Several weeks back, I made the mistake of mentioning off-hand to Ben S., one of my fantasy-obsessed friends, that I had never participated in a fantasy league. I made the further mistake of implying that I never participated because I had never been invited. Why I felt it necessary to make him feel guilty, I don't quite know.

After Week One, Ben s. decided to start a new low-stress league. Low stress because it has only six owners, which means everybody has good players. Various rumors permeated our group of friends as to Ben's motivation for launching this league, but the general consensus is that his existing teams aren't very strong and he wanted another chance at winning. In our new league, with its selection of less-experienced owners such as myself, he thinks he has an advantage.

Last Wednesday, I scheduled an hour for this draft. Keryn napped on the couch while I sat at the computer, picking players I hate from teams I hate. Some of my choices may have been suspect, though nobody said anything snide in the chat area. I was expecting somebody to say "a kicker in the first round?!? Shaffner, are you a @*&%!#@ IDIOT?" But they let it go, content that I wasn't going to compete for the "trophy."

(FYI: I didn't actually take a kicker in the first round. Even I knew that was dumb. You should wait until at least the 2nd round...)

I made my picks, including most of the players I had "pre-drafted" the day before, when I should have been working on my novel or updating this blog...

(Incidentally, blog fodder was one of Ben's selling points when I showed some hesitation at joining the league. I think he may be right, though there are already way too many fantasy blogs out there... I promise no more than one short posting a week, honestly...)

I am lucky to have a girlfriend who likes football, because we sat in front of the TV for three hours of it yesterday. Sure enough, I found myself saying things like "If the Bears can hold out, I'll get 10 points for the shutout, yeah!" and "68 receiving yards, that's 7 points, could be worse" and "Nice, Peyton threw for 400, my receivers must have had a great day!"

In esssence, as I sat on the couch, I felt fantasy seizing control over my brain and eating away at my soul. Was I really celebrating that Reggie Wayne (IND) had 135 yards receiving and cursing that he couldn't have caught one of the touchdowns? Those words of encouragement for Eli Manning, were they coming out of my mouth? In the sobering light of Monday morning, I am afraid of who I'm becoming and what this league will do to me...

For the record, here was my starting lineup yesterday:
QB Eli Manning (NYG)
RB Reggie Bush (NOR)
RB Brian Westbrook (PHI)
WR Reggie Wayne (IND)
WR Marvin Harrison (IND)
WR Keenan McCardell (SD)
TE Tony Gonzalez (KC)
K Stephen Gostkowski (NE)
DEF Chicago

Not awful, but not great...

I'll be back later today with something not related to football... :)

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Wednesday, September 13, 2006

José González at Avalon (Boston)

The stage is crowded. Drum set, two large synthesizers, electric guitar and bass resting in their cradles, eight microphone stands, speakers upon speakers. The stage promises bombast. It promises noise.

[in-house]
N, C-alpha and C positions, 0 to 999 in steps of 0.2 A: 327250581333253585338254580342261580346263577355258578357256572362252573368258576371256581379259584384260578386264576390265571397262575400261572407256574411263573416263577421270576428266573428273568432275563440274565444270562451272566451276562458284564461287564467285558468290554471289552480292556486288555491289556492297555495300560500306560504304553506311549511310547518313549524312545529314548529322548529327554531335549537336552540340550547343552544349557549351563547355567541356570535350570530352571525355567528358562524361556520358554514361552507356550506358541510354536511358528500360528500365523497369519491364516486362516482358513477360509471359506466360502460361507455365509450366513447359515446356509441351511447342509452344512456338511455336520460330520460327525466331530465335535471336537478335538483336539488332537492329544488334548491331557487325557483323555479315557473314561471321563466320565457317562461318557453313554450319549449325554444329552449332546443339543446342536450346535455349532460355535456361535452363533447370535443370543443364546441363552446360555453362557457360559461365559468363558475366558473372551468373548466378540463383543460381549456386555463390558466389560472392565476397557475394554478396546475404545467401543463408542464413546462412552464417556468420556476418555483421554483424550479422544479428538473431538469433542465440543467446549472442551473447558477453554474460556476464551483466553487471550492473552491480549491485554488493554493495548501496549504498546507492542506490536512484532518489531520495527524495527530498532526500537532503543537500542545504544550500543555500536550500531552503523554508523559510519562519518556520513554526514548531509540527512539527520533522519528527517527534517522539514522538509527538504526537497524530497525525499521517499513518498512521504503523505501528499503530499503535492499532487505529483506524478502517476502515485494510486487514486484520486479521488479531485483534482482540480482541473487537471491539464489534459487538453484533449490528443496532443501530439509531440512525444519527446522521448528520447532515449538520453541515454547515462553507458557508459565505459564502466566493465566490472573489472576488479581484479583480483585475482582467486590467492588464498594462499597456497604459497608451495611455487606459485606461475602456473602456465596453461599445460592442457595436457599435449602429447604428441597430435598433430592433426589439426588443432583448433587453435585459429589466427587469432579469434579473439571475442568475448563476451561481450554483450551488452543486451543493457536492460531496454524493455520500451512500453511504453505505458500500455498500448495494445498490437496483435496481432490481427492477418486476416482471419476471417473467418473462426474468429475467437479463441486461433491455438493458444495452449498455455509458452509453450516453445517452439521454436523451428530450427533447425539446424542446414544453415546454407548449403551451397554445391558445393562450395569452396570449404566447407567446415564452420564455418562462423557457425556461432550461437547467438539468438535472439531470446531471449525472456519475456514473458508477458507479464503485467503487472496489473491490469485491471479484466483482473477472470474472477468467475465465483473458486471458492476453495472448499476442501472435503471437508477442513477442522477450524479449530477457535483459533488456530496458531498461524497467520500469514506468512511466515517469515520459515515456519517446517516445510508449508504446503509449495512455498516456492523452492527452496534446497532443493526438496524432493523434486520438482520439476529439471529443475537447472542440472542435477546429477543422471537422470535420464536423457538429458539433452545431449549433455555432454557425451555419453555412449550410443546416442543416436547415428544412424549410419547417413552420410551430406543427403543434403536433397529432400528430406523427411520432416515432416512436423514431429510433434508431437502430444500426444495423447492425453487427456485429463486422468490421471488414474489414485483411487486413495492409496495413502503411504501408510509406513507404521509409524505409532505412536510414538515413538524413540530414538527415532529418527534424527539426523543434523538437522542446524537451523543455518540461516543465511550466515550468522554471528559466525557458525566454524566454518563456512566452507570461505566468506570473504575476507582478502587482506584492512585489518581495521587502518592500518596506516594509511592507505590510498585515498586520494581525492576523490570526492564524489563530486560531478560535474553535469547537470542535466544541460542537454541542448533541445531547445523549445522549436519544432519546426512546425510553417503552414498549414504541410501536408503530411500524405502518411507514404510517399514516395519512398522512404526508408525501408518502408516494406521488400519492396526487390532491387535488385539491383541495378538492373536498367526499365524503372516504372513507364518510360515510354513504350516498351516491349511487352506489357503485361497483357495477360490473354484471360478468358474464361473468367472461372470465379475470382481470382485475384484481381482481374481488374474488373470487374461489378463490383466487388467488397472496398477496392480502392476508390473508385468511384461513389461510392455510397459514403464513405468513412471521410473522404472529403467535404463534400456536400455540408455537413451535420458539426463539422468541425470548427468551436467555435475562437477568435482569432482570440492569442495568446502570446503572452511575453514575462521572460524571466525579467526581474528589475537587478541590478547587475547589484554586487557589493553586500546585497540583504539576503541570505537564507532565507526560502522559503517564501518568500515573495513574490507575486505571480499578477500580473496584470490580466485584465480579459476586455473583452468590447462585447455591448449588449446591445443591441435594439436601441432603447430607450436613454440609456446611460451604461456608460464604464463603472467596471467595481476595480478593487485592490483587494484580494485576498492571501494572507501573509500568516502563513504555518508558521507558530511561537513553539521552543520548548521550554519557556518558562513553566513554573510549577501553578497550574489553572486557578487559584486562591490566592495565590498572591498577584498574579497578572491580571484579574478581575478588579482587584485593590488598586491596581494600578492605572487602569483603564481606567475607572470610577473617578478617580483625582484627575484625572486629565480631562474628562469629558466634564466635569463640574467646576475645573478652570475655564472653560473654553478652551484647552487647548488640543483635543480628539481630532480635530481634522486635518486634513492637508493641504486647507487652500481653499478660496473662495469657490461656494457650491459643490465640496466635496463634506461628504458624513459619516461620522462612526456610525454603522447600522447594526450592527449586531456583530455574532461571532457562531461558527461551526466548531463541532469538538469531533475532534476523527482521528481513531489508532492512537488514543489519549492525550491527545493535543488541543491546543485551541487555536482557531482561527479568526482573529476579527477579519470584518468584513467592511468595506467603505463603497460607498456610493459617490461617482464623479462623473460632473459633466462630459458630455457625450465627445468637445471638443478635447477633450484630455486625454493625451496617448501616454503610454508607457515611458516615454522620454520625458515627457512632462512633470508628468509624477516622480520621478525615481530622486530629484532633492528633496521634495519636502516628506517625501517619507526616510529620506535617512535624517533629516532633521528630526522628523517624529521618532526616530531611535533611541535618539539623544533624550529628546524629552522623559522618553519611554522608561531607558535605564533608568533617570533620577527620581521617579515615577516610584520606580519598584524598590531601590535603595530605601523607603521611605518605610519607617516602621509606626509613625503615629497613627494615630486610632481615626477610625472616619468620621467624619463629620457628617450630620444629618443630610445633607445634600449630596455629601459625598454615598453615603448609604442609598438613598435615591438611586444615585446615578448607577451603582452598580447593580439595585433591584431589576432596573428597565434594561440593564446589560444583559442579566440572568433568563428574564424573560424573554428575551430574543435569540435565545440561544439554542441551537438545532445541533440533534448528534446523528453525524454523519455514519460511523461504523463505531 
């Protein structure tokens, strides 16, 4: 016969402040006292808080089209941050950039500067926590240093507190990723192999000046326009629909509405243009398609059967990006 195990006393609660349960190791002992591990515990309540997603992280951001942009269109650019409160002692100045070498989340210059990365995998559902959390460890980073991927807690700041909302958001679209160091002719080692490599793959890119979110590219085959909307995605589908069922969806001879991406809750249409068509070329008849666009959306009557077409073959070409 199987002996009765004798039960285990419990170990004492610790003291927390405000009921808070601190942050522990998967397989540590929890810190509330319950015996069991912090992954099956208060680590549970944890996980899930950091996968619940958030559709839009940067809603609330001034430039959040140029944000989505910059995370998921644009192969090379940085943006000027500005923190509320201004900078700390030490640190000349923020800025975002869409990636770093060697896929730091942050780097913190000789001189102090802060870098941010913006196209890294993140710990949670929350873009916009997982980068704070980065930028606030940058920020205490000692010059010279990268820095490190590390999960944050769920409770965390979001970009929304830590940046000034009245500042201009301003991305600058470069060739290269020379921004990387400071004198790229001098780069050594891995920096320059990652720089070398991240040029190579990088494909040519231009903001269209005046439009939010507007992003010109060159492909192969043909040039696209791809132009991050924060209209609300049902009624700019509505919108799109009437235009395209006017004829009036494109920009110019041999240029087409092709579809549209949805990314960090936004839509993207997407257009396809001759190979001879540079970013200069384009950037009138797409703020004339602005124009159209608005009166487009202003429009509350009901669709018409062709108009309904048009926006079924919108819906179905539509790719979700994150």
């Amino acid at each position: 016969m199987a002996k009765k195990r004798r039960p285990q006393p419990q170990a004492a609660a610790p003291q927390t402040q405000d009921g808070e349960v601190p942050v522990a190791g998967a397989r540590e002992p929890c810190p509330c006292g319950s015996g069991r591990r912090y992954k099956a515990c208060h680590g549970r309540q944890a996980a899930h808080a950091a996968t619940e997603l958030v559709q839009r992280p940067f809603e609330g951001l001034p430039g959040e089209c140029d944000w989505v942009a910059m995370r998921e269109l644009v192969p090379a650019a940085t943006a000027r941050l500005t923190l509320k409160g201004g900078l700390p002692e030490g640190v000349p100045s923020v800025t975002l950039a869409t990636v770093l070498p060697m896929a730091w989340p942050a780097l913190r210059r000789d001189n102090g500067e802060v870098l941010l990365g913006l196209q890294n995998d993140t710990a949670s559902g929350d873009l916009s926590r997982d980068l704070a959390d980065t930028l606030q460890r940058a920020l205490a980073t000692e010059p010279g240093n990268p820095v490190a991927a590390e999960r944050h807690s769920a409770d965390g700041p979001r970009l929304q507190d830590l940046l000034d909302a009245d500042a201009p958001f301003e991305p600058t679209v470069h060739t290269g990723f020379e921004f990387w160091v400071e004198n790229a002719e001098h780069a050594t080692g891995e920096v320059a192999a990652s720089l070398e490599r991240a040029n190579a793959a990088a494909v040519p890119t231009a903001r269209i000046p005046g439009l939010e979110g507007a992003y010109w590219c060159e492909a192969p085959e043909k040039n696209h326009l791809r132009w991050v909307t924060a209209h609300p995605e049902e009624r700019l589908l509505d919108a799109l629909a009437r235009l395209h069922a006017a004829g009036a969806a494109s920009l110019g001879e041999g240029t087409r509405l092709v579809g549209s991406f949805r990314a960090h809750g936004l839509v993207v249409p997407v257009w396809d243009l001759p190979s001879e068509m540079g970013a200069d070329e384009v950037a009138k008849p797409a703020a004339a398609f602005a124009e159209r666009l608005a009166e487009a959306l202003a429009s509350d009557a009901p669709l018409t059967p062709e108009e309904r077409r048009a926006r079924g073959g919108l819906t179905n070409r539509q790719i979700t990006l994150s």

Two spotlights train on a single man, seated at the front of the stage, acoustic guitar on his right knee. Plucking the bass line with his thumb, thumping the percussion with the heel of his palm, delivering melody in the confluence of his voice and reverberating strings. An orchestra emerges from those two simple instruments: intense and rich, better than bombast, more powerful than noise.

The lone musician is José González, and I came to Avalon tonight to see him. The thin crowd milling about near the stage twenty minutes before his set is here for the same reason. Over the next hour, hundreds more will arrive, eschewing the opening act for the headliner, Zero 7, of which José González is also a current member. Shame on them for missing his act, though the sparseness allows me an unobstructed view from twenty feet.

A few months ago I bought The Chillout Sessions 2006, by Ministry of Sound. (As of this writing, Amazon has only 5 copies left, so I recommend buying now, if you're into downtempo). José González's version of "Heartbeats" is the opening track--you may have heard it an advertisement for the Sony Bravia. That track alone made me hesitate when perusing the events calendar at Boston.com yesterday. After listening to Mr. González's myspace profile, I decided it was worth $17 to see him live.

For ten seconds between songs he tunes his guitar; even that sounds beautiful. "Slow Moves" is especially awe-inspiring: close your eyes and your brain paints a picture of a three-piece band, open them and find only José González, squeezing more sound from that guitar than you believe possible. Later, after Zero 7 launches its high energy, synth-rich set, one where thrilling electric guitar solos are sometimes wrought through the pounding of keys, José González emerges from the wings. He takes his place again and sings "Futures," the band's current single. It works. Alternating lead vocals between the bounding, skipping, and enthusiasticSia Furler to the quiet intensity of José González, Zero 7 strikes a lovely balance.

See them together if you can, or find a way to see José González on his ongoing solo tour. It was worth a lot more than $17 to me…

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More Ole Miss Football...

Keryn has posted a response to yesterday's blog over at our shared blogging project. Check it out: http://normalguynormalgirl.blogspot.com/2006/09/normal-girl-on-ole-miss-football-and.html.

Be back later with a recap of the José González and Zero-7 show I saw last night at Avalon.

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Tuesday, September 12, 2006

A Much Needed Injection of Football: Part Two